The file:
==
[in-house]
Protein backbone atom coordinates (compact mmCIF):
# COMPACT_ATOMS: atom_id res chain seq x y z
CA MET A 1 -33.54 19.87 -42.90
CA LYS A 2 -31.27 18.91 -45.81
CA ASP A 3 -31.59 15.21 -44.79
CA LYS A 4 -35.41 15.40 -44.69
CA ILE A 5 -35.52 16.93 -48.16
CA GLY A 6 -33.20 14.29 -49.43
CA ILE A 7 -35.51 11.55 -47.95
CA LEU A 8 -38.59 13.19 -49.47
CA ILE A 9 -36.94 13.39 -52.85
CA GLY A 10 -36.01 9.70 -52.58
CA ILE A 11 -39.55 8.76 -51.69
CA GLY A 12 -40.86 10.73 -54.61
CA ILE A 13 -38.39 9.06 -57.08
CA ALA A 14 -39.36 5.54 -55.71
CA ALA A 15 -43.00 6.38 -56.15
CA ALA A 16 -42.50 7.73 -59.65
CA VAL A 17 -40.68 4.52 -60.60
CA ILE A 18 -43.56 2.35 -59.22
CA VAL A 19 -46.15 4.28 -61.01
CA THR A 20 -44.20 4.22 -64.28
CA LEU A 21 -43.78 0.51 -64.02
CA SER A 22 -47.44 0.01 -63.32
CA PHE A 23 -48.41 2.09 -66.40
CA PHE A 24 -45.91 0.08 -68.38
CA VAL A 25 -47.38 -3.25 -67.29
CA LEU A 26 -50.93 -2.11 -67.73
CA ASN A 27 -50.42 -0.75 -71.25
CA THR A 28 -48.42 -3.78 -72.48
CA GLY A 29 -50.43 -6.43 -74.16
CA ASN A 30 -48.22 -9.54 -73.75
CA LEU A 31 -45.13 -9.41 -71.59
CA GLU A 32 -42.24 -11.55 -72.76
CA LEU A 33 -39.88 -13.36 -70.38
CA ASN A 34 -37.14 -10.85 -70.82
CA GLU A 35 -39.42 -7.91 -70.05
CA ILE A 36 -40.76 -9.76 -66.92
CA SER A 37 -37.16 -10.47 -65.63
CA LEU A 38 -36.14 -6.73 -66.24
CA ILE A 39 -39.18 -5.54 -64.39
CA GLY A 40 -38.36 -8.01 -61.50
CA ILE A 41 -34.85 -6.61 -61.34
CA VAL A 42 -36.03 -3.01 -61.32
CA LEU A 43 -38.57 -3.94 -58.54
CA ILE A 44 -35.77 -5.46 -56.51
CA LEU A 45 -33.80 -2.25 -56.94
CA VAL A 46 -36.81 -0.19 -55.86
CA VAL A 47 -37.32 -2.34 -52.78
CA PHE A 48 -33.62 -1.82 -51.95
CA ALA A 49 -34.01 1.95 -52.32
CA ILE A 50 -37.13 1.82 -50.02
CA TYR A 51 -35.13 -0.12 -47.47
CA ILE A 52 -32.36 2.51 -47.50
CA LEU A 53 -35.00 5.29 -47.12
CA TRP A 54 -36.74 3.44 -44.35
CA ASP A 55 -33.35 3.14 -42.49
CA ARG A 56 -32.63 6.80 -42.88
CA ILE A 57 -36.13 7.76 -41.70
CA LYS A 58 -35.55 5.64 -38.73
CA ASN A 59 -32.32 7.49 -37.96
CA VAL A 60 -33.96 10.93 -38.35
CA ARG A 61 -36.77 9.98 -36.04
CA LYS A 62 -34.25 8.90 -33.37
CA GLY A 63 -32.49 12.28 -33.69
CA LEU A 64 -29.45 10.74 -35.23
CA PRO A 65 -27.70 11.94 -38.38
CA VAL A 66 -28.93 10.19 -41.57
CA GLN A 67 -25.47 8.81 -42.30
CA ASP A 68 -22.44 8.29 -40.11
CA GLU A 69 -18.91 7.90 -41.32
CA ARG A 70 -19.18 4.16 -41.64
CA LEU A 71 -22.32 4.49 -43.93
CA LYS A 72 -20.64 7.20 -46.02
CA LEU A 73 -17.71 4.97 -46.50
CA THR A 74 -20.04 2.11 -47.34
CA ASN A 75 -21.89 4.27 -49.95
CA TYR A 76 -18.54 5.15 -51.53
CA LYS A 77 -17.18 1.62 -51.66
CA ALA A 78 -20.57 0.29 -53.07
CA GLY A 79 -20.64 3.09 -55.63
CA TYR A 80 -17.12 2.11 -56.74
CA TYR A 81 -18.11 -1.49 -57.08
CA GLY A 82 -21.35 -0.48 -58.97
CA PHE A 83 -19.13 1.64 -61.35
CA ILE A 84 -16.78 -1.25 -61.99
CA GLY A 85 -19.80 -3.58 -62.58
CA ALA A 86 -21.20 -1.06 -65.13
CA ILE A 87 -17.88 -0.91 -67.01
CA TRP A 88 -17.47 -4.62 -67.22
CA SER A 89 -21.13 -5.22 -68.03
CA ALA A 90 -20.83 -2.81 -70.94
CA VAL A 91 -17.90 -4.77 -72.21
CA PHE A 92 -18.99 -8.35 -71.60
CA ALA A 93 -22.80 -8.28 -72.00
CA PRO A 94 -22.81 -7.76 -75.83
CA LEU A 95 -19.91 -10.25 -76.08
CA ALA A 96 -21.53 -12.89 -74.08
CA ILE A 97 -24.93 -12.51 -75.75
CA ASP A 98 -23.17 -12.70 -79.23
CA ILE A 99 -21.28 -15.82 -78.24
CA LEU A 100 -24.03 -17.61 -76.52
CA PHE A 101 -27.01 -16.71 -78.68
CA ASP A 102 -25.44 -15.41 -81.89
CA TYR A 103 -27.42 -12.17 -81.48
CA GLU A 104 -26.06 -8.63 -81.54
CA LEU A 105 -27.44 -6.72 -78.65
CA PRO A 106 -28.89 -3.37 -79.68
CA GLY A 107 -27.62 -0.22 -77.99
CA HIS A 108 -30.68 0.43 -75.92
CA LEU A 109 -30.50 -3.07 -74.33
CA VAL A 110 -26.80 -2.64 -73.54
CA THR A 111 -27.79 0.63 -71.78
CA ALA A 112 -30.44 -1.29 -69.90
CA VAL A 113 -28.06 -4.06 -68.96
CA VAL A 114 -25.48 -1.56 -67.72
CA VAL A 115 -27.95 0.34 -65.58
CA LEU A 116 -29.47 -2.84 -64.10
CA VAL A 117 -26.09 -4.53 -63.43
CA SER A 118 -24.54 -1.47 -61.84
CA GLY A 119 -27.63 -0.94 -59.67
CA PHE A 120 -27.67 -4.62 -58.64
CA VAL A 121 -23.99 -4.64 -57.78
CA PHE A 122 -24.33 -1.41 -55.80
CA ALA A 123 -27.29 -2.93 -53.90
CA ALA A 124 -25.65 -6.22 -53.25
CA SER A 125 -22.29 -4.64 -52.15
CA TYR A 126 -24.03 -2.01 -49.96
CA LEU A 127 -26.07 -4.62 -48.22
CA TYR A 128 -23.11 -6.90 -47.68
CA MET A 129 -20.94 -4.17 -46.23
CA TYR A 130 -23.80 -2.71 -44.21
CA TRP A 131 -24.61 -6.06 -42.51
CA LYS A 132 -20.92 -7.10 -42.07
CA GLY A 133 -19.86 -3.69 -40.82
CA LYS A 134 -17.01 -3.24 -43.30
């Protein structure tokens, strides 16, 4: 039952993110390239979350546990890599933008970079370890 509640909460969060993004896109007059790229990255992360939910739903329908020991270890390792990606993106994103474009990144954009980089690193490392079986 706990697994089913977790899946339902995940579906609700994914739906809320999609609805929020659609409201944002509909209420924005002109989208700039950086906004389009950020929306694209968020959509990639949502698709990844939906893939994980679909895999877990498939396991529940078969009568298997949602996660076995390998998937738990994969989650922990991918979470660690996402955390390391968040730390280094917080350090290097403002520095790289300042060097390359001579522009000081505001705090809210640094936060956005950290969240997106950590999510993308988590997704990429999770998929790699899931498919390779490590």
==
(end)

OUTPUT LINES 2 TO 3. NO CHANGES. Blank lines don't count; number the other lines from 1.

Protein backbone atom coordinates (compact mmCIF):
# COMPACT_ATOMS: atom_id res chain seq x y z